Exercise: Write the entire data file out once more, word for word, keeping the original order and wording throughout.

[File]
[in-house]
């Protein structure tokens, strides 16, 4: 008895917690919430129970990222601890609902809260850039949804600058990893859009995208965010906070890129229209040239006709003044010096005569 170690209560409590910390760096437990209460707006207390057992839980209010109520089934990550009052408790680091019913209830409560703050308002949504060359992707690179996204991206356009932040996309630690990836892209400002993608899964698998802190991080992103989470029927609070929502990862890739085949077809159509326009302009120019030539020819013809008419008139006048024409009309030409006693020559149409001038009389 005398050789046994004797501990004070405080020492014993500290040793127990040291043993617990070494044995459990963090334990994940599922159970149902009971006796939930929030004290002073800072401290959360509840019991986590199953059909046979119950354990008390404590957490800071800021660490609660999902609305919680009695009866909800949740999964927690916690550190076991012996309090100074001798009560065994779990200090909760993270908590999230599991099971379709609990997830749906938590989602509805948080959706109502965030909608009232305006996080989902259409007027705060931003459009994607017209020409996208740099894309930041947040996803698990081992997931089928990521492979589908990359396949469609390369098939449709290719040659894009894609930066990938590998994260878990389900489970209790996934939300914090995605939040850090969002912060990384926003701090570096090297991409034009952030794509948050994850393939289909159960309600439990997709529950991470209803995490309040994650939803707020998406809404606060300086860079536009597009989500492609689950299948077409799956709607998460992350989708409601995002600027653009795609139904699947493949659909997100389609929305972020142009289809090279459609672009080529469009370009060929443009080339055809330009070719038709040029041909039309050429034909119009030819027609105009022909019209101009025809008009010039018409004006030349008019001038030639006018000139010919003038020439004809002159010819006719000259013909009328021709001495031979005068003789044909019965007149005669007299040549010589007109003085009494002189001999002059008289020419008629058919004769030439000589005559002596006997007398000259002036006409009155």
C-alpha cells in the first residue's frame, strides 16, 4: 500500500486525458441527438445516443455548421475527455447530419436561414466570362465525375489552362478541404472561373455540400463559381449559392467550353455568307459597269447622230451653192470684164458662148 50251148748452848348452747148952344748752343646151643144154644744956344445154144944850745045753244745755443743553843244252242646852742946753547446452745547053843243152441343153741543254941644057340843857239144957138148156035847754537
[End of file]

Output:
[in-house]
């Protein structure tokens, strides 16, 4: 008895917690919430129970990222601890609902809260850039949804600058990893859009995208965010906070890129229209040239006709003044010096005569 170690209560409590910390760096437990209460707006207390057992839980209010109520089934990550009052408790680091019913209830409560703050308002949504060359992707690179996204991206356009932040996309630690990836892209400002993608899964698998802190991080992103989470029927609070929502990862890739085949077809159509326009302009120019030539020819013809008419008139006048024409009309030409006693020559149409001038009389 005398050789046994004797501990004070405080020492014993500290040793127990040291043993617990070494044995459990963090334990994940599922159970149902009971006796939930929030004290002073800072401290959360509840019991986590199953059909046979119950354990008390404590957490800071800021660490609660999902609305919680009695009866909800949740999964927690916690550190076991012996309090100074001798009560065994779990200090909760993270908590999230599991099971379709609990997830749906938590989602509805948080959706109502965030909608009232305006996080989902259409007027705060931003459009994607017209020409996208740099894309930041947040996803698990081992997931089928990521492979589908990359396949469609390369098939449709290719040659894009894609930066990938590998994260878990389900489970209790996934939300914090995605939040850090969002912060990384926003701090570096090297991409034009952030794509948050994850393939289909159960309600439990997709529950991470209803995490309040994650939803707020998406809404606060300086860079536009597009989500492609689950299948077409799956709607998460992350989708409601995002600027653009795609139904699947493949659909997100389609929305972020142009289809090279459609672009080529469009370009060929443009080339055809330009070719038709040029041909039309050429034909119009030819027609105009022909019209101009025809008009010039018409004006030349008019001038030639006018000139010919003038020439004809002159010819006719000259013909009328021709001495031979005068003789044909019965007149005669007299040549010589007109003085009494002189001999002059008289020419008629058919004769030439000589005559002596006997007398000259002036006409009155």
C-alpha cells in the first residue's frame, strides 16, 4: 500500500486525458441527438445516443455548421475527455447530419436561414466570362465525375489552362478541404472561373455540400463559381449559392467550353455568307459597269447622230451653192470684164458662148 50251148748452848348452747148952344748752343646151643144154644744956344445154144944850745045753244745755443743553843244252242646852742946753547446452745547053843243152441343153741543254941644057340843857239144957138148156035847754537